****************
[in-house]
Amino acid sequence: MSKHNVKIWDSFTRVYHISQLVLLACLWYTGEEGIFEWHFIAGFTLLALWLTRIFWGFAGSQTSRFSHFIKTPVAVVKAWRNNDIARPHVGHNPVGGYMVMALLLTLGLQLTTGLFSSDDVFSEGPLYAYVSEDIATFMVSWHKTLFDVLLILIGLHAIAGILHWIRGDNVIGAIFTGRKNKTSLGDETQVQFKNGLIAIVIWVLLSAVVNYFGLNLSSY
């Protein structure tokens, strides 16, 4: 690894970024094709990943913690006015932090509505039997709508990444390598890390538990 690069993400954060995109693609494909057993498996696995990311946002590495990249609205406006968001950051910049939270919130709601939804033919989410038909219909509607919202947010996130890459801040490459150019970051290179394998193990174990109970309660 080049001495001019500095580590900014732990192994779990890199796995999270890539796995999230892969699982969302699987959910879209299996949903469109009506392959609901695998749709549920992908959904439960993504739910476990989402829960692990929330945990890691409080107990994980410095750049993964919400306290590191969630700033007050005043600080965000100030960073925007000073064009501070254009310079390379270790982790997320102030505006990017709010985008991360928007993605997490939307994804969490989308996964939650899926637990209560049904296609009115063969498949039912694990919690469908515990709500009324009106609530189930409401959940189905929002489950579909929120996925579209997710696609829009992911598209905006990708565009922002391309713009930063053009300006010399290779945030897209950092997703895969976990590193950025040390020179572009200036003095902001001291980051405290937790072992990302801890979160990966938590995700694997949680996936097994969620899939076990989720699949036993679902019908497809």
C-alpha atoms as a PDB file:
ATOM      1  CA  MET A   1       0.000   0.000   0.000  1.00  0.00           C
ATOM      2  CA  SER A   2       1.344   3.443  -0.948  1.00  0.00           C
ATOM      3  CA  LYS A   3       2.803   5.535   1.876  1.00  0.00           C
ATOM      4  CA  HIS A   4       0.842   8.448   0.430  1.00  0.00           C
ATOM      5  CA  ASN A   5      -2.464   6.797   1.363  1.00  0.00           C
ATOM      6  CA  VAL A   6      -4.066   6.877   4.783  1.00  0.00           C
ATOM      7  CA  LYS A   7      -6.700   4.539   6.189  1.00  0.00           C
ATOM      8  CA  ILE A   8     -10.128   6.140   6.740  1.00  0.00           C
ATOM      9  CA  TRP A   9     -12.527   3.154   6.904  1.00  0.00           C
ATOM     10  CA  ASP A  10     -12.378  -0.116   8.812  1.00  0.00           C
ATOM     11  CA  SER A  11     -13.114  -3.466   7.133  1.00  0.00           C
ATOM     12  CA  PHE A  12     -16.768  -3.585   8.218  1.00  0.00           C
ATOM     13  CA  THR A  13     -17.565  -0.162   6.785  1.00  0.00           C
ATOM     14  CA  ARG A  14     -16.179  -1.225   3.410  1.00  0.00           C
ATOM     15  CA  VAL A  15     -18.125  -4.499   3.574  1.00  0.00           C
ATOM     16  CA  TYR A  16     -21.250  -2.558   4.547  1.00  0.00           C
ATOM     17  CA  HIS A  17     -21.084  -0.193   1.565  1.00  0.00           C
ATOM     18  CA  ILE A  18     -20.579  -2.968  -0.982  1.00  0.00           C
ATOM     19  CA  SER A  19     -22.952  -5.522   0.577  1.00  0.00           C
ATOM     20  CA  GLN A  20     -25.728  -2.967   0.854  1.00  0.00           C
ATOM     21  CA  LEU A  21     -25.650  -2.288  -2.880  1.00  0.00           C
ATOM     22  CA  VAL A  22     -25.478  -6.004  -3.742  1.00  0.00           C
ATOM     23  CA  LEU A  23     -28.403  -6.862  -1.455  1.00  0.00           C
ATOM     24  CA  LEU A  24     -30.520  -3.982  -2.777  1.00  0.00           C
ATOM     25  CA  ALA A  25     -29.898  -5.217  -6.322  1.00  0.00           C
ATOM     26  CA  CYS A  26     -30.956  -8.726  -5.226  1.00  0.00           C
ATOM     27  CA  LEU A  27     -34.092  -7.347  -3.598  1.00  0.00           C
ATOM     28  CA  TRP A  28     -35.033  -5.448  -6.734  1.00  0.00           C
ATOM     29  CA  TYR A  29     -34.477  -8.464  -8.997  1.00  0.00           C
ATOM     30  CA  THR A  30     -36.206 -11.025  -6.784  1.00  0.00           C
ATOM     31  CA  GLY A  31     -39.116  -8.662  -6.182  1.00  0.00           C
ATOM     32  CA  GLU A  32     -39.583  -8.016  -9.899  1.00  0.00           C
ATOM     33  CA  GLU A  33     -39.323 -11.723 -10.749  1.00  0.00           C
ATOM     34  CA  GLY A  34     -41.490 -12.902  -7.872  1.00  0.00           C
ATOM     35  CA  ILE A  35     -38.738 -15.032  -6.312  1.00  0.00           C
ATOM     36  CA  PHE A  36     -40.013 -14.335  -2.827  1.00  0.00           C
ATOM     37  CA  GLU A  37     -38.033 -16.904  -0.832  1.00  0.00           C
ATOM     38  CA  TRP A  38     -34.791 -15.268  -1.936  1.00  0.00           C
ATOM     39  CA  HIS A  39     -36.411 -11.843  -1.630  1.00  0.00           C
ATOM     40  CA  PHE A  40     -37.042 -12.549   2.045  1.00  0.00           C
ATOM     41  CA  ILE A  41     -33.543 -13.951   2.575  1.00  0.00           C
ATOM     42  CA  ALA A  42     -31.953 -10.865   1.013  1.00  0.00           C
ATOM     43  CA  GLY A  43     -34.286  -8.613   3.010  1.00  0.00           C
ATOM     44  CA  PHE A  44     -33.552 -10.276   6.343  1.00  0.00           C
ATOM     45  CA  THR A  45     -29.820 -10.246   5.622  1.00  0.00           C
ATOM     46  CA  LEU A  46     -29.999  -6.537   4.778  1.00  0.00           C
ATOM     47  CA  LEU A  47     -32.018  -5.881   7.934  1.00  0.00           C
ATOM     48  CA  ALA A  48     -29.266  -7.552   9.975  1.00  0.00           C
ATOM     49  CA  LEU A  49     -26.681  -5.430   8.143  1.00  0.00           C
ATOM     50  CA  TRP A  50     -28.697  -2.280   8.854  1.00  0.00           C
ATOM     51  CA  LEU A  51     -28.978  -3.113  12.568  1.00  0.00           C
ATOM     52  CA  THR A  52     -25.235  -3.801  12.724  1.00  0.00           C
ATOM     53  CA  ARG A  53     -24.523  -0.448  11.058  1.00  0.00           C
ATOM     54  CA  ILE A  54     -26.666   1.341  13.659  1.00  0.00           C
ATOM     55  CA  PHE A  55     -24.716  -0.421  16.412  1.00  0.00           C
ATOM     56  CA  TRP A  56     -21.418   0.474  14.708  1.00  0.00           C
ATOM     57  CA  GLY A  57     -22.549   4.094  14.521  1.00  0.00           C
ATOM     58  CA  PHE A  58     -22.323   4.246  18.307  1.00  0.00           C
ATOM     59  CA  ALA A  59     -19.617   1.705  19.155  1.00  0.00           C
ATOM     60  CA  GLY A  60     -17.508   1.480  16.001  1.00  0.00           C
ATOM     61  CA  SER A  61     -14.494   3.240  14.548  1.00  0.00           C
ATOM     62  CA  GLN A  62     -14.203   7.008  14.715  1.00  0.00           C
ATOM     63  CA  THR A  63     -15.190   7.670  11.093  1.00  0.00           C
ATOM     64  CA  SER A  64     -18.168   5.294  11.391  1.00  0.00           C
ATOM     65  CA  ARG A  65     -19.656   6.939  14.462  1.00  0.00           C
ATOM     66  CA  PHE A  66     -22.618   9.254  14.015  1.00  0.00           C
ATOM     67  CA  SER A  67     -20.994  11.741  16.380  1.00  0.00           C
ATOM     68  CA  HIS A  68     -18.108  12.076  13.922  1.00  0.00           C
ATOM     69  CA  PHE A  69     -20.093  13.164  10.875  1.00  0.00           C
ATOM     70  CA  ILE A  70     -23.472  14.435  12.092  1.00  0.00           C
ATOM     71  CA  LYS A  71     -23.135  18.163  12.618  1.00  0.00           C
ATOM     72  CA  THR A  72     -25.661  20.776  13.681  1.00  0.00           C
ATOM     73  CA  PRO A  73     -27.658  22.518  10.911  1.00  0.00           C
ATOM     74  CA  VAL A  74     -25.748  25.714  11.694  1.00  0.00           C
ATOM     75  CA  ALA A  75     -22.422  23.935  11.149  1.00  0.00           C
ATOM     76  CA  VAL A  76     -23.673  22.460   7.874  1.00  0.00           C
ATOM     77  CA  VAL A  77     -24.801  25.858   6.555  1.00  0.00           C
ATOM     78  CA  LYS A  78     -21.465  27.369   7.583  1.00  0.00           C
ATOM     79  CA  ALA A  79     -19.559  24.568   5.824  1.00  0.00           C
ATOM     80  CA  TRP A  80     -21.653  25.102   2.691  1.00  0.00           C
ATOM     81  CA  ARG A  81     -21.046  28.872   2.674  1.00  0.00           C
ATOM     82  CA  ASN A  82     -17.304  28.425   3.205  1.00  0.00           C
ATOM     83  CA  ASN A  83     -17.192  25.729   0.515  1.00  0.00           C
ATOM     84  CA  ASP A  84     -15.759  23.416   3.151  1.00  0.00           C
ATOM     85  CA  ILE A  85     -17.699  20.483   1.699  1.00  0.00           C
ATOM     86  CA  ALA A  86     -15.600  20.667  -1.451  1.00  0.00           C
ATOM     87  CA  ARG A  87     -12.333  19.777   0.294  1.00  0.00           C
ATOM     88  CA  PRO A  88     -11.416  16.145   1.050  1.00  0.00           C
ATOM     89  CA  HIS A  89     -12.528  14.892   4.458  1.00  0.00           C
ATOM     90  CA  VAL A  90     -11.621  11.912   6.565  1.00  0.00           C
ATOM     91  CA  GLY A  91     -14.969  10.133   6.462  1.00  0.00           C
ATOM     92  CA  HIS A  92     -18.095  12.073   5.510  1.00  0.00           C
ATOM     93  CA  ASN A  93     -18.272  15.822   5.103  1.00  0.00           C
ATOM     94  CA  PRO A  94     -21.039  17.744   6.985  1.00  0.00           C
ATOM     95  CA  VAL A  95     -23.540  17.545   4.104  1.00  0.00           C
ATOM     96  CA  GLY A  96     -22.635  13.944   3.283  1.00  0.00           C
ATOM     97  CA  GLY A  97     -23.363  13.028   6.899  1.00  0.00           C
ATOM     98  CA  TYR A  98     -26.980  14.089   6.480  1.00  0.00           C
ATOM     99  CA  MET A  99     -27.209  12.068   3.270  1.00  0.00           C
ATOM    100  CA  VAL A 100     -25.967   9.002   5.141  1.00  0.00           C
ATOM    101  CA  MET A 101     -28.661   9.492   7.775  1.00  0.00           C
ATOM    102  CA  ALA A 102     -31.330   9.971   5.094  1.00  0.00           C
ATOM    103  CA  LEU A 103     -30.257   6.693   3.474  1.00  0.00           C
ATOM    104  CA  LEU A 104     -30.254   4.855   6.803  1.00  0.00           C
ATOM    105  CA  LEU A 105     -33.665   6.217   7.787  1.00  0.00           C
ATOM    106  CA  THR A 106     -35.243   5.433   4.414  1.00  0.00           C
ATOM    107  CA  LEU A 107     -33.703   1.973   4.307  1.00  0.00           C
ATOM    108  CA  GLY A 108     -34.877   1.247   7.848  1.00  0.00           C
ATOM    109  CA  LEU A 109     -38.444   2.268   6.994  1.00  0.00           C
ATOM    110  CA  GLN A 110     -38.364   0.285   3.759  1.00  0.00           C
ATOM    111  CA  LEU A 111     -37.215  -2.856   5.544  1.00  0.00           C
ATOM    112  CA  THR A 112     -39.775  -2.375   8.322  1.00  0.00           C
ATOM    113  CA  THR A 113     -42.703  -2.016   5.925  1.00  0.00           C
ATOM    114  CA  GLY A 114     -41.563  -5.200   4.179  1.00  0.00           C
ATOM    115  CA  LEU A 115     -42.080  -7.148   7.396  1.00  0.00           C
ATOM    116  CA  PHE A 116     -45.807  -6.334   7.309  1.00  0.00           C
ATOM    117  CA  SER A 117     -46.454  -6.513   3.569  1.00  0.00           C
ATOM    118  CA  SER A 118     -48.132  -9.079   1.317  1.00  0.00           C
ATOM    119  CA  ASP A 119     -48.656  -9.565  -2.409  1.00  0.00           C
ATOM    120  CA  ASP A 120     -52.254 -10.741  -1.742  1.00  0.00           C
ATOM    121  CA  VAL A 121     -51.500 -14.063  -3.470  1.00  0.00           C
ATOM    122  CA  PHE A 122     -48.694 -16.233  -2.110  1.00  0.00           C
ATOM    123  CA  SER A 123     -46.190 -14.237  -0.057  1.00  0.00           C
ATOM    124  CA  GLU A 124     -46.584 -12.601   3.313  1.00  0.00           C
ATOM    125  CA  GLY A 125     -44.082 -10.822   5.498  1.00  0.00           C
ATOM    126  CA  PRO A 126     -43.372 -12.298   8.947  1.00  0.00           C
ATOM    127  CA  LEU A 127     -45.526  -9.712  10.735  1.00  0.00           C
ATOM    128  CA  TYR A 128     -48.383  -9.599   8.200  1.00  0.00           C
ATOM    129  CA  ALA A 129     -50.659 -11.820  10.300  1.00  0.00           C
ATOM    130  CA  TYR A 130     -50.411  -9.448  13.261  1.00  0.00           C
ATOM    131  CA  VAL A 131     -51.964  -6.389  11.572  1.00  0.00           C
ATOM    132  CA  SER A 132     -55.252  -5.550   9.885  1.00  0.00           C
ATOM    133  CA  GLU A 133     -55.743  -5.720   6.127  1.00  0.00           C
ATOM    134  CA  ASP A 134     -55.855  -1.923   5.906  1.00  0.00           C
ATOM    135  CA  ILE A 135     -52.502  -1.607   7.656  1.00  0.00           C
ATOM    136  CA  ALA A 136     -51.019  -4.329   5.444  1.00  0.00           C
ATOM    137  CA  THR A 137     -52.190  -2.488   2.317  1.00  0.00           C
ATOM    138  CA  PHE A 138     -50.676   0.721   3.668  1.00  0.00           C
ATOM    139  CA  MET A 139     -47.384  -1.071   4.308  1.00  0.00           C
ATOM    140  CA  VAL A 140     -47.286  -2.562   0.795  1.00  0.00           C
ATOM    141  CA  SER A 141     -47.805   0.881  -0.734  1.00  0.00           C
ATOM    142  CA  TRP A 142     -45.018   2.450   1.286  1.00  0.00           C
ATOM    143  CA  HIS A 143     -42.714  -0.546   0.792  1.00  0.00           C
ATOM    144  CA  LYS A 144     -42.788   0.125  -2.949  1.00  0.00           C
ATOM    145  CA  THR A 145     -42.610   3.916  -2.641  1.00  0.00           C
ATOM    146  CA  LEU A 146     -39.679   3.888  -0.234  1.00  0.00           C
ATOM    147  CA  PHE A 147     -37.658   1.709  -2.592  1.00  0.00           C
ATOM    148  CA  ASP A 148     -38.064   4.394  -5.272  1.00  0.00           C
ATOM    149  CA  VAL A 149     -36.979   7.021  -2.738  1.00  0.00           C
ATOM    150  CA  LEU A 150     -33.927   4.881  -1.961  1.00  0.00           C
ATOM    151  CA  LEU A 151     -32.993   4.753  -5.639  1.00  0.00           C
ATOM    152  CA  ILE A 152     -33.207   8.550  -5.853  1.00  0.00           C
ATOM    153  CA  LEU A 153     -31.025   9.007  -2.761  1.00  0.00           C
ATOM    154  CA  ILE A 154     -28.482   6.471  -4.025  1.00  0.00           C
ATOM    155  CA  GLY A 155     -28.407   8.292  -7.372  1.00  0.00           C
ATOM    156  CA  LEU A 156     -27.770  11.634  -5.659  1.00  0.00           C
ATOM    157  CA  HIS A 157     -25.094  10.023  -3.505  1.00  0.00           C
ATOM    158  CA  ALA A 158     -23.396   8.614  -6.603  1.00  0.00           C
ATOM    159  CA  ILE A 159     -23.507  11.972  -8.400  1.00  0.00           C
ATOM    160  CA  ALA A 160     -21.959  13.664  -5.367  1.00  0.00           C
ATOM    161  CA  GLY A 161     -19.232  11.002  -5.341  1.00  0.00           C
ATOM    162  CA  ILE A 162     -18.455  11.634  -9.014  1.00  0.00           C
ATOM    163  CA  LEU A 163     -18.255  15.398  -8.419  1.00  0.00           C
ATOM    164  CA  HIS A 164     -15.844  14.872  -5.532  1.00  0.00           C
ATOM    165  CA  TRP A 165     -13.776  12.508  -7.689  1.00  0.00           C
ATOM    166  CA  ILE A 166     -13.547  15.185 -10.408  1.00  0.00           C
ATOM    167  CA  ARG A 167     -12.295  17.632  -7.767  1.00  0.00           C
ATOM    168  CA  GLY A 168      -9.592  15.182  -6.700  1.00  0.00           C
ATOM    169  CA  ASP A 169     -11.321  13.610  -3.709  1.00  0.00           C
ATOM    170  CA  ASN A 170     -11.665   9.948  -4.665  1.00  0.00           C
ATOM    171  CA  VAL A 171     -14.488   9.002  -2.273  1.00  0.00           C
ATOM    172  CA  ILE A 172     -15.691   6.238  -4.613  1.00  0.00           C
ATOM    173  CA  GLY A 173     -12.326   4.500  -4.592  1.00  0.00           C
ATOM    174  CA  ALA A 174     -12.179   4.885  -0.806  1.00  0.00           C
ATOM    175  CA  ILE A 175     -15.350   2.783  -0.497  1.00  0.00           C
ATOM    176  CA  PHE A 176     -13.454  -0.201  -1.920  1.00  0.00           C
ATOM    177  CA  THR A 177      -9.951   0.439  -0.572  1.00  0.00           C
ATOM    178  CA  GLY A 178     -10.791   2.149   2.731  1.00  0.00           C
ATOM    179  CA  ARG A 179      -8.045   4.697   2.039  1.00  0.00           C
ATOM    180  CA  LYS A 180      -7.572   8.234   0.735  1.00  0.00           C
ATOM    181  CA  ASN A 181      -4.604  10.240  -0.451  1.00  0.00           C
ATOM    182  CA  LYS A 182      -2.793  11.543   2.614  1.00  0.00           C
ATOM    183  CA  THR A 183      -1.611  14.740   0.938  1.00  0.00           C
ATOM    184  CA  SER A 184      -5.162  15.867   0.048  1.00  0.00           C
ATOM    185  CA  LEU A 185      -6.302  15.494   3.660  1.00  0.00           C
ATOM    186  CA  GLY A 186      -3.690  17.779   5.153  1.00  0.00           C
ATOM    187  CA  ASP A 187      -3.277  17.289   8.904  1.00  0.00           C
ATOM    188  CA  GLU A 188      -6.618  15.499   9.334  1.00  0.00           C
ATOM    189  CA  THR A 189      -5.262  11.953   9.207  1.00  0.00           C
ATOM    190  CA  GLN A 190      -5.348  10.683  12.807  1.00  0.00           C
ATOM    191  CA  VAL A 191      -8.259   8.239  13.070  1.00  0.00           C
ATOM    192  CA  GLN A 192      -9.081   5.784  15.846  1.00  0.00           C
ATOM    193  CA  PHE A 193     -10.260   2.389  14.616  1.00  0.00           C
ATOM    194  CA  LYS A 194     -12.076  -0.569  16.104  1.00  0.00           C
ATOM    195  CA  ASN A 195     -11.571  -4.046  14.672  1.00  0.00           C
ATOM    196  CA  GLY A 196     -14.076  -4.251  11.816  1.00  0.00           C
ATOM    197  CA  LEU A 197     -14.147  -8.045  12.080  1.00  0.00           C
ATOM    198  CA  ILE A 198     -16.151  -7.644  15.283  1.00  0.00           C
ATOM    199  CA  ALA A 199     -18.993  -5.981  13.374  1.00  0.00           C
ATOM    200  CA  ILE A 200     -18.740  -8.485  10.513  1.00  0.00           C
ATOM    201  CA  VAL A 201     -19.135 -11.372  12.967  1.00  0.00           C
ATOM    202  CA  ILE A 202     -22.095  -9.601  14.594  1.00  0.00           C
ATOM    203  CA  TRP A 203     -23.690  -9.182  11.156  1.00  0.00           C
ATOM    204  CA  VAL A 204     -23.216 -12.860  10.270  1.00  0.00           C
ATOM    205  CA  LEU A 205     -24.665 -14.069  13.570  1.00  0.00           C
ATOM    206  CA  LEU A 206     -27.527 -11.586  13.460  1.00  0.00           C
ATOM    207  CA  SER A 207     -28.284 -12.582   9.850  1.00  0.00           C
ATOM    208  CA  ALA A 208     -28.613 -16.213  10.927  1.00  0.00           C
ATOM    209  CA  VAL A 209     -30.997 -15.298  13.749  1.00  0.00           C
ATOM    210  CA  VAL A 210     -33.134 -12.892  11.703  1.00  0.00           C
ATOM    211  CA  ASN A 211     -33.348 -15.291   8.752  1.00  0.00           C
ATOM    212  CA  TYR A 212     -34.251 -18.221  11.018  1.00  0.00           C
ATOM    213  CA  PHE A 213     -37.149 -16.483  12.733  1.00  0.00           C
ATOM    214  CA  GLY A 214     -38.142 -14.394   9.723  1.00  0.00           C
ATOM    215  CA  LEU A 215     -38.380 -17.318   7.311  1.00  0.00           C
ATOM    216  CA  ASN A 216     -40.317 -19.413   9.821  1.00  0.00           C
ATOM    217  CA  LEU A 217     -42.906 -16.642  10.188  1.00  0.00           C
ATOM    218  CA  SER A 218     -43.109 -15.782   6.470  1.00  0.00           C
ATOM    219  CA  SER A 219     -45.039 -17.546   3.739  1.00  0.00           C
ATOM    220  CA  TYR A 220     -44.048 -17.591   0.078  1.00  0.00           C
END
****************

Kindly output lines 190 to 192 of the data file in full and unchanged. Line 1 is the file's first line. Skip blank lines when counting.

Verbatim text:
ATOM    186  CA  GLY A 186      -3.690  17.779   5.153  1.00  0.00           C
ATOM    187  CA  ASP A 187      -3.277  17.289   8.904  1.00  0.00           C
ATOM    188  CA  GLU A 188      -6.618  15.499   9.334  1.00  0.00           C